5 things to consider when purchasing a dust collector

Photo By Donaldson Co.

When it comes time to purchase or upgrade a baghouse dust collector for your operation, consider the following factors to help ensure you get exactly what you need.

1: Dust profile & control requirements
A one-size-fits-all approach with dust collectors rarely meets the specific needs of each customer. In most cases, the application dictates the type of collector to be used. Whether you’re producing sawdust, mineral dust, or welding fumes, it’s important to review your processes and identify the type of dust that’s being created – is it fine or rough; how much is generated per shift; what kind of air volume is associated with the process? Each dust collection situation is unique and applications with heavy and abrasive dusts call for a collector built to handle the work.

2: Filter configuration, life & maintenance
Heavy and abrasive dust applications can cause premature wear, tearing and frequent replacement of filters if you don’t have a baghouse collector that is configured to handle this environment. Filter changeouts on a traditional baghouse collector can be messy, labor-intensive and time-consuming for maintenance teams and plant personnel. Most filters in the conventional snap-in felt bag and cage configuration are up to 3.05 meters/10 feet long, adding to the inconvenience and challenge of the job.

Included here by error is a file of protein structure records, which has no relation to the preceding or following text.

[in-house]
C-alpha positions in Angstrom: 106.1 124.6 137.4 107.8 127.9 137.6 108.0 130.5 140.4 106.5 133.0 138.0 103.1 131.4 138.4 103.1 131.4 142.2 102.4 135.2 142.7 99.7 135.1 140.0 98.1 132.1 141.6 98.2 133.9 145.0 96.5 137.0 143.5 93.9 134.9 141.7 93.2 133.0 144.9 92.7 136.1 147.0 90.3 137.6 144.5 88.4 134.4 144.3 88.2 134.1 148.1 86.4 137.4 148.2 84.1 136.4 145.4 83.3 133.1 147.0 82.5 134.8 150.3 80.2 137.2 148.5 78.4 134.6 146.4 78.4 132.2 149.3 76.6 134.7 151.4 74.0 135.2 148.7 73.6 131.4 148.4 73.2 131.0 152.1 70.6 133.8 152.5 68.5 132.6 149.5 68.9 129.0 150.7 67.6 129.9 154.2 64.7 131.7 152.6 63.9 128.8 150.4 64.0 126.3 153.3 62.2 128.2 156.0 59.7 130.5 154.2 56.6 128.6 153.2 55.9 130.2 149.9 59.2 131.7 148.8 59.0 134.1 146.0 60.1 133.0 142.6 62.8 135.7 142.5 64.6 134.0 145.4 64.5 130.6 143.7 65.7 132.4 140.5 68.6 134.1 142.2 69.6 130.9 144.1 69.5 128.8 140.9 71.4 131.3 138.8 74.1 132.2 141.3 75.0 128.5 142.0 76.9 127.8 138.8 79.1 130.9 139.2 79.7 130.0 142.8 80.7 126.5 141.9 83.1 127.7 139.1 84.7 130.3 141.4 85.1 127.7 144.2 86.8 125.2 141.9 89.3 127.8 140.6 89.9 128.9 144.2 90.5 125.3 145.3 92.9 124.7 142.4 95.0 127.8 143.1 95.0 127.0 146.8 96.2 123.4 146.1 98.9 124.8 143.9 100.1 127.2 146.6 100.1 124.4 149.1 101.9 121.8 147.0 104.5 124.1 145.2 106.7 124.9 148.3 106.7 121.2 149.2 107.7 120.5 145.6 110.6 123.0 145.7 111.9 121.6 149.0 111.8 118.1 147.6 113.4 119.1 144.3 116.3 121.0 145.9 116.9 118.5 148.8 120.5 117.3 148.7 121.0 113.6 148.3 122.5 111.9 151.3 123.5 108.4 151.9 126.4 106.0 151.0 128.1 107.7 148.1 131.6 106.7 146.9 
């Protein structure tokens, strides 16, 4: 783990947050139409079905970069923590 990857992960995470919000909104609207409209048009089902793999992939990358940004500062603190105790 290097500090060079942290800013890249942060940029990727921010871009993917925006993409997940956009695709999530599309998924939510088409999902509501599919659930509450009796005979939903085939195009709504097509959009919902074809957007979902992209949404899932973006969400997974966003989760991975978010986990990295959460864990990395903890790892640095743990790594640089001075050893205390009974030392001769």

3: Energy usage
In general, dust collectors use a fair amount of energy on a daily basis. A significant amount of that energy is used to move air. Combine that energy usage with an undersized collector that is overworking to compensate for its lack of performance, and energy costs can quickly become a concern. Due to the physical makeup of the dust, applications that generate heavy and abrasive dust can be more susceptible to inefficiencies than other operations.

Maintaining the ideal rate of airflow and ensuring optimum pulse-cleaning energy for your specific application can help you to manage costs.

4: Emissions
Baghouse collectors are often found in some of the harshest work environments, so concerns over emissions are top of mind for facility managers. Since environmental regulations vary from region to region and application to application, it’s important to understand the requirements for your location and work environment. Before selecting a dust collector, you should make certain that it can meet or exceed the emissions standards for your operation.

5: Remote dust collector monitoring
Adding a remote monitoring service to your dust collector can help improve production uptime, prompt timely maintenance, and reduce operating costs. Calculate downtime costs and compare them with the costs of subscribing to an IoT-enabled monitoring service.

Source: Donaldson Co. For information call 800-365-1331 or visit bit.ly/DonaldsonBaghouse.

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